Trashology landed here at the homestead right around the time the my daughter was being born AND the dreaded holiday slowdown set in. So, it only seemed fair that we start off 2013 with it. The good news? It was worth the wait! Trashology is the type of dirty minded clusterfuck that makes me get out of bed every morning.
This independent anthology is woven together by the story of Tracy. Tracy is a college student who’s busy at work on a college assignment. Research on the project leads to Tracy’s discovery of 3 stories that are spun together: The Vat, Big Debbie, and Inglorious Bitches.
The Vat tells is a tale of 3 women, one of whom happens to be a bible-thumping reactionist. Her incessant attacks on their secular life choices reaches a fever pitch, and violence is threatened. This leads to a finale that has to be seen to be believed. The Vat is followed by Big Debbie, which tells the tale of a woman left at the altar. In her misery, she’s falls in with 2 men who make a sex slave of her. Following the death of one of the men, Debbie and her cohort are forced to get rid of the body…but they’re caught in the act. As a means to maintain their “innocence”, the witness blackmails the pair into killing off her unfaithful girlfriend. Inglorious Bitches rounds out the trio and keeps up the weird as well. 2 women set on doing some vigilante recon work do just that. The task at hand is simple: They utilize a cell phone app that allows the pair to track down sex offenders and kill them.
Where do I start with Trashology? It’s one of those films that you’re almost forced to fall in love with because it comes from such a genuine place. A movie like this isn’t loved for its technical achievements. There are none. In fact, while we’re on the topic of technical issues, I’d like to get that portion of the review out of the way. THIS IS NOT A TECHNICALLY EFFICIENT FILMGOING EXPERIENCE! It suffers from the usual micro-budget trappings of lighting issues, it’s not shot on a high grade format, and their are some audio faux pas that leave a bit to be desired. This makes a handful of scenes hit unnecessary highs and lows from a technological perspective. Here’s the thing: That’s not why you would watch a movie like Trashology to begin with. That’s not why I watched Trashology! You watch a movie like this because it’s filled with every oddball extreme one could possibly think of. If that formula sounds familiar, it’s because it is. Writer/Director Brian Dorton certainly evoked the spirit of a early John Waters while conjuring up the concepts that would become Trashology. In fact, this film could be seen as a love letter to Waters’ early films and the effect they’re still having on young filmmakers. I can’t say for sure, of course, but I think that was the point here. When a filmmaker and his band of weirdoes don’t have a lot of money at their disposal, they must rely on their own wit and ingenuity…and that’s exactly what happens here. Dorton and Co. aren’t working with millions. They’ve created this movie on a shoe string budget and it does show-that’s not to be taken as an insult, however. With that mentality, you’re afforded a certain level of freedom that you won’t find amongst the movies filling the racks of your local big box retailer. Instead, Trashology functions as a film knowing precisely what it is and doesn’t hold back. You won’t find a single character in this film who doesn’t work well outside the boundaries of normal human behavior. Everyone is a lunatic and therein lies the appeal of a movie like Trashology. It’s also what has drawn people to filmmakers like Waters, the Kuchar Bros., Harmony Korine, and the like: The inherent ability to make the most insane concepts endearing. Dorton delivers on that concept and as a result makes a good ol’ fashioned sleazy exploitation flick.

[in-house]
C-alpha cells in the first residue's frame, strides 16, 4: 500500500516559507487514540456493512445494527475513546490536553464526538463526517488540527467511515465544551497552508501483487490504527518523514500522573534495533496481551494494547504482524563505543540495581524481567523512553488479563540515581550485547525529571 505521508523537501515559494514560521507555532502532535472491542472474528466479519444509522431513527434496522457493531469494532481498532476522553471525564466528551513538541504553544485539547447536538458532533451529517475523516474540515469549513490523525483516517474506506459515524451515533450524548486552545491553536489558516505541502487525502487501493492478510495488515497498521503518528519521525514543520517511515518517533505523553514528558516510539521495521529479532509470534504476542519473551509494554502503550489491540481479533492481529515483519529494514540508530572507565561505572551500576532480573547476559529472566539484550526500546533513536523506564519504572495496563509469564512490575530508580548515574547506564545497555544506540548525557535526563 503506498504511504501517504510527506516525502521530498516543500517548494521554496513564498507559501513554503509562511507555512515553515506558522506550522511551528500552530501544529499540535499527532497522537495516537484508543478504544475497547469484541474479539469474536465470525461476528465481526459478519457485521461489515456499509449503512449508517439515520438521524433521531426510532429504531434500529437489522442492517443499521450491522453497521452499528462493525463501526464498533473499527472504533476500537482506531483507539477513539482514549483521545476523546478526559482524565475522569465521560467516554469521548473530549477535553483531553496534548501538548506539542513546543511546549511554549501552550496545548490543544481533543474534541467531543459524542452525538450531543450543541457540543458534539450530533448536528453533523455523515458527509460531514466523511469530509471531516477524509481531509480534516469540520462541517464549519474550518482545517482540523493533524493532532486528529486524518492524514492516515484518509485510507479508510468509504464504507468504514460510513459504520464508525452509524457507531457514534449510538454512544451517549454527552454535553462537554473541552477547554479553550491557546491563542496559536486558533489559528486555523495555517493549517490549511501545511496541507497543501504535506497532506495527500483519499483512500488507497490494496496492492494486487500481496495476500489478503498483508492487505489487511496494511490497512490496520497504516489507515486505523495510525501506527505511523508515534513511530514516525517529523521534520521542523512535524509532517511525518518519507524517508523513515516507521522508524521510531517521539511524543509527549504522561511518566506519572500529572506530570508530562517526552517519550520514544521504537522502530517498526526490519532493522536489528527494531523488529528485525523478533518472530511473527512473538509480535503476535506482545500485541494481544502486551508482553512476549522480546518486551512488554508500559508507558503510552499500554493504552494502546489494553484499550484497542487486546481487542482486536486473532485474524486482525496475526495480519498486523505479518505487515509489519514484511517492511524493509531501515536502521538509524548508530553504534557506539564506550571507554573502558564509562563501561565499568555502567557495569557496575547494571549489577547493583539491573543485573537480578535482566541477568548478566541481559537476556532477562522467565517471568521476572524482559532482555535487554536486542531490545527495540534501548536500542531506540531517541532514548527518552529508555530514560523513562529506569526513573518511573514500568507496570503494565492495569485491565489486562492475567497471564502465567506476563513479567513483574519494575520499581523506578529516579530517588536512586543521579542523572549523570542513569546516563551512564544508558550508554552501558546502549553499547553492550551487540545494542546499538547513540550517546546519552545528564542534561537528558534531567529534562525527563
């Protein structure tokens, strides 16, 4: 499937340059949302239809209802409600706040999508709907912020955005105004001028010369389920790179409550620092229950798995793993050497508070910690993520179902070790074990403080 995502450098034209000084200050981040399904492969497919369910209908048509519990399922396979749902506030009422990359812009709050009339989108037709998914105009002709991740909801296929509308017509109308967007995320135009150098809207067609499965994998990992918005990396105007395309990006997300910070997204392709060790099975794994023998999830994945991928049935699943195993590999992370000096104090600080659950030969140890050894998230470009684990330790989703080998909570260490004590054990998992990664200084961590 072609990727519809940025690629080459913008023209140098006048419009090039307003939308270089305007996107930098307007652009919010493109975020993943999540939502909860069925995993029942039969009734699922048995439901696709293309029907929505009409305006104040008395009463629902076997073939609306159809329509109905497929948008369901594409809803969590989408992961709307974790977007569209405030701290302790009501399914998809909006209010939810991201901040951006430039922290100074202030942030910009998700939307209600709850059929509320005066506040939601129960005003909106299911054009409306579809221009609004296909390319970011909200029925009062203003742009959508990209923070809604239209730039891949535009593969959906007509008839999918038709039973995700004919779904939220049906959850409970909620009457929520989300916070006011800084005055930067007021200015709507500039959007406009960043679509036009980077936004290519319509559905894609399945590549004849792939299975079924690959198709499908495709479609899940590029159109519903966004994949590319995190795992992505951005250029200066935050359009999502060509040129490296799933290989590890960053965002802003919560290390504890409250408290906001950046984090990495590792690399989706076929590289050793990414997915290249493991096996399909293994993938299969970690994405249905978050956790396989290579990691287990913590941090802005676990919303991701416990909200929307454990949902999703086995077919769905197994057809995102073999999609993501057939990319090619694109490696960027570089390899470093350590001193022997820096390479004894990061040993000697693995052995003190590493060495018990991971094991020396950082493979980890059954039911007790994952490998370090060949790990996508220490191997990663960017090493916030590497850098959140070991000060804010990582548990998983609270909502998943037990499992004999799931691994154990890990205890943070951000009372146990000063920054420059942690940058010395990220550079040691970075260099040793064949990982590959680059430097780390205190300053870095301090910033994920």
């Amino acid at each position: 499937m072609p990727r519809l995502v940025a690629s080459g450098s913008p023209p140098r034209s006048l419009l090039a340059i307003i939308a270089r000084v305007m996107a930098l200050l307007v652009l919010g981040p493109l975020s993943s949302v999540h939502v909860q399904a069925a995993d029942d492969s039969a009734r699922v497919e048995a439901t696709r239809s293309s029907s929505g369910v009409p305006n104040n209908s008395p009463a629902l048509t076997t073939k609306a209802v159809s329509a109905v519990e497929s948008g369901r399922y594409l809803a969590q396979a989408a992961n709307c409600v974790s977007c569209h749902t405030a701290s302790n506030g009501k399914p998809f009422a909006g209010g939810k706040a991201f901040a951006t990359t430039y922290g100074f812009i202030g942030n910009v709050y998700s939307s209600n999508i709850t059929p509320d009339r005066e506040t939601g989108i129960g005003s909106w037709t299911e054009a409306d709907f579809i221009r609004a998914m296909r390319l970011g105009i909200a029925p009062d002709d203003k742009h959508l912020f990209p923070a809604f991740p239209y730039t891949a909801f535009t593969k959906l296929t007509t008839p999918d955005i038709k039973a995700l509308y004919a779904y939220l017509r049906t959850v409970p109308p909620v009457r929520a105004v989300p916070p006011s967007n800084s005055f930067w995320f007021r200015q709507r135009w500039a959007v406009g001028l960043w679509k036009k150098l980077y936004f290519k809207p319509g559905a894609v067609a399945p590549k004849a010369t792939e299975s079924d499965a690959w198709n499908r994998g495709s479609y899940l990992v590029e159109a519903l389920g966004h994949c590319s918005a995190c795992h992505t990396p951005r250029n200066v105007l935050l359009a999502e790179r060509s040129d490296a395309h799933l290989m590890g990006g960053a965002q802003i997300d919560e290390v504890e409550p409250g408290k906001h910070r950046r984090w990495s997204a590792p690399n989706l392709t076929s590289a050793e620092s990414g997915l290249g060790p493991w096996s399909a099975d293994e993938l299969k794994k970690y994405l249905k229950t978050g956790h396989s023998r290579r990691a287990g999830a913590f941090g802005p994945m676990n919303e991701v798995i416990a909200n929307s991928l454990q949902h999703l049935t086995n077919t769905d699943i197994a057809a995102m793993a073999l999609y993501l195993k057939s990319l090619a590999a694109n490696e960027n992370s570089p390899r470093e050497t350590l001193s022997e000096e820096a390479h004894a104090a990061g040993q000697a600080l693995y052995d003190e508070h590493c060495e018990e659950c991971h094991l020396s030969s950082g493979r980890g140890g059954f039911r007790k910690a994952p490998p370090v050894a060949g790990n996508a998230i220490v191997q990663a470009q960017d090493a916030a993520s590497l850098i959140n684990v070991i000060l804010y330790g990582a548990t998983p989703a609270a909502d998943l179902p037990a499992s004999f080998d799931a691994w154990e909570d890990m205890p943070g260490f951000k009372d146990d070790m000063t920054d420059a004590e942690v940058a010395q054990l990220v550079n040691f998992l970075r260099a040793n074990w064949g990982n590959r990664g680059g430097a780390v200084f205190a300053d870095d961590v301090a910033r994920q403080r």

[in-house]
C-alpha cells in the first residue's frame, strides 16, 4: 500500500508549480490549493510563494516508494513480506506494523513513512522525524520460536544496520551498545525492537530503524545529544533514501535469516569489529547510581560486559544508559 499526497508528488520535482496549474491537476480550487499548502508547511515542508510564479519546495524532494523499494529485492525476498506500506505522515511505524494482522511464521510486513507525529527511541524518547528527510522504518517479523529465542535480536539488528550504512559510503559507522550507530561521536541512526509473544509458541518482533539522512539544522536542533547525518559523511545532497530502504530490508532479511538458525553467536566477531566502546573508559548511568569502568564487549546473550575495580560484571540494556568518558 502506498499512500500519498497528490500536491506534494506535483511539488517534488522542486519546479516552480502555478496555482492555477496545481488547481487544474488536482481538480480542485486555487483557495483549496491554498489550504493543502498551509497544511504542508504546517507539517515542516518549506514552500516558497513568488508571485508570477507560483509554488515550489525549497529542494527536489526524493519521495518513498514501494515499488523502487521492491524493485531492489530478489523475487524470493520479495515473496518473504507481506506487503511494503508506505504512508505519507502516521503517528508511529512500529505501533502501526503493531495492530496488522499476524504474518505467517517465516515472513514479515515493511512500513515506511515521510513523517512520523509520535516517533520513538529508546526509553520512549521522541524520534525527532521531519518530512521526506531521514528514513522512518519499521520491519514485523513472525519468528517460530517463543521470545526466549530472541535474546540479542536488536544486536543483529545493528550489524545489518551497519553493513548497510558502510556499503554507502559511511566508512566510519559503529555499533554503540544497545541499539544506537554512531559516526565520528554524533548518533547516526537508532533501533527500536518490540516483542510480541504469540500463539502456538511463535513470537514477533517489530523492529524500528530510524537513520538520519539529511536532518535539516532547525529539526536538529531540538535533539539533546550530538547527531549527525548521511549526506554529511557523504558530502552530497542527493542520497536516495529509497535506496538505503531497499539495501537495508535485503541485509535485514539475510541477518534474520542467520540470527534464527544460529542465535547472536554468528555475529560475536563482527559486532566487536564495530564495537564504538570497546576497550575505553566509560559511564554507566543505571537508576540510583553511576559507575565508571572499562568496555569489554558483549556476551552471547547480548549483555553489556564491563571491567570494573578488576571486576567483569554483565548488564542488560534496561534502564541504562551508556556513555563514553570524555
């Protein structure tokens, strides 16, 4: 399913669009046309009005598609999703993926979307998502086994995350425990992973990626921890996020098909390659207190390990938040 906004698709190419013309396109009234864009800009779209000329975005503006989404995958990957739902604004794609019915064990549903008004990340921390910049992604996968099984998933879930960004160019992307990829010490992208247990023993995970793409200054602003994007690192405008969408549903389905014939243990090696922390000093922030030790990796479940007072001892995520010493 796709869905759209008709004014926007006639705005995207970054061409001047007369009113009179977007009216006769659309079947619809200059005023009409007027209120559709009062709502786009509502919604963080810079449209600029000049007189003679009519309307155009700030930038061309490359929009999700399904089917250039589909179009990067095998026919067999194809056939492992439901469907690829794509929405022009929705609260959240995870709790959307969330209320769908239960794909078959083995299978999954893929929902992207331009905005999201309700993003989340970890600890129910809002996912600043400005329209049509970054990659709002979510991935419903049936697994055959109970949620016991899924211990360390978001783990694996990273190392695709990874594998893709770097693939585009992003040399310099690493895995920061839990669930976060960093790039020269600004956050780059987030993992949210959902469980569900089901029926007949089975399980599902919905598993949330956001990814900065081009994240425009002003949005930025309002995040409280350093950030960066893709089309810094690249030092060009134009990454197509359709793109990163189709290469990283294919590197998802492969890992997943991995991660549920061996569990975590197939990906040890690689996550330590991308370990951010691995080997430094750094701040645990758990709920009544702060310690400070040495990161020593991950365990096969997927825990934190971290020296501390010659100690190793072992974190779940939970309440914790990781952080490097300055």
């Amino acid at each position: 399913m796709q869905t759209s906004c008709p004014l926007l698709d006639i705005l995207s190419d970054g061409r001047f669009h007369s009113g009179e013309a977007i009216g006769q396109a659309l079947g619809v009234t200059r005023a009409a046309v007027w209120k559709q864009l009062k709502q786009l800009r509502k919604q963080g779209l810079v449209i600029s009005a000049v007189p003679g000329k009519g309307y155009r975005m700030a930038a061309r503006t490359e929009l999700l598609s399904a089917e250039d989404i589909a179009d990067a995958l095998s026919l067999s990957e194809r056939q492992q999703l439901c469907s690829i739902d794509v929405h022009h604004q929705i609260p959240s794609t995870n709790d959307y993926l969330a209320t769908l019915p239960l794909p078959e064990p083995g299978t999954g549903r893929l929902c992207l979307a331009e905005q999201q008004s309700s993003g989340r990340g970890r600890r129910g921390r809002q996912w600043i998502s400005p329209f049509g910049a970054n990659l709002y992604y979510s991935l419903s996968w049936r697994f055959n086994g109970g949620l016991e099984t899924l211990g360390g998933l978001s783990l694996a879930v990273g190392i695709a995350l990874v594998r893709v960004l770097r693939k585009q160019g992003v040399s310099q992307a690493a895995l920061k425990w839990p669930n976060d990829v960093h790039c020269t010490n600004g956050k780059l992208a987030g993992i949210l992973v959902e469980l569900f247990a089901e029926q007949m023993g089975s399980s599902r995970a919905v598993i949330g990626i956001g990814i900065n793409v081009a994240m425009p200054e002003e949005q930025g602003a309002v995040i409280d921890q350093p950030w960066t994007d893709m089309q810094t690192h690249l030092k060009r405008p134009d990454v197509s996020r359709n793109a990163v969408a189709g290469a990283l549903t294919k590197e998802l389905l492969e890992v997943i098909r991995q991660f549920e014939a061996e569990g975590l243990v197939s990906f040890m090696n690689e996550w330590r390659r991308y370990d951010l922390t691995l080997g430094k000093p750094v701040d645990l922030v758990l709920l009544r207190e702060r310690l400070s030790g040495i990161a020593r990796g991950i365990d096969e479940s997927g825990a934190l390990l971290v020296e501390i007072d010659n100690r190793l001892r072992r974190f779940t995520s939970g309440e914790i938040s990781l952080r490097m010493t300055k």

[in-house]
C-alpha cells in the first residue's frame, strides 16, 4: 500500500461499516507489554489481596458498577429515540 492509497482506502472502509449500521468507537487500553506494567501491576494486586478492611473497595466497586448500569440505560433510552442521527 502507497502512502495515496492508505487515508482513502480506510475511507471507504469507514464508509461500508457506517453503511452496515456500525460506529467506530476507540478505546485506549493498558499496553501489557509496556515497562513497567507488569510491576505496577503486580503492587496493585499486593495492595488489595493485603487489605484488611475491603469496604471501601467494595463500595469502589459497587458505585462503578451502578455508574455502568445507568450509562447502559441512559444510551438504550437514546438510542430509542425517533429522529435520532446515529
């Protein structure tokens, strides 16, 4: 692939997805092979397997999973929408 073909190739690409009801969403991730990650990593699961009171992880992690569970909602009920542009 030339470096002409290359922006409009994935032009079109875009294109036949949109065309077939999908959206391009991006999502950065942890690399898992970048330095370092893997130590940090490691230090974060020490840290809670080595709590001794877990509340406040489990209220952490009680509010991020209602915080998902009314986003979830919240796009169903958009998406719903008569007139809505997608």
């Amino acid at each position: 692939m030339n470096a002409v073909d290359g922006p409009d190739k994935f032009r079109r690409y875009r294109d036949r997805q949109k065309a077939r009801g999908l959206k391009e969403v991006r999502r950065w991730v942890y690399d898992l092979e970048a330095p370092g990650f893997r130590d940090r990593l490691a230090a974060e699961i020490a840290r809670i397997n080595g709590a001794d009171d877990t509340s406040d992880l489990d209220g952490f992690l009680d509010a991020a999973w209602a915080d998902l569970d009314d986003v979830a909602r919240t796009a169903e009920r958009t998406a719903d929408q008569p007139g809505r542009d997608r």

Trashology is a lot of fun. It’s a fairy tale made up of truckstop-quality drag queens, religious lunatics, absurd sexual fetishes, pudding, and everything in between. This is a group of friends having a great time and making some strange art. If that’s not the beating pulse of indie film, then I don’t know what is. If you fancy yourself a fan of the aforementioned filmmakers, consider Trashology in your wheelhouse.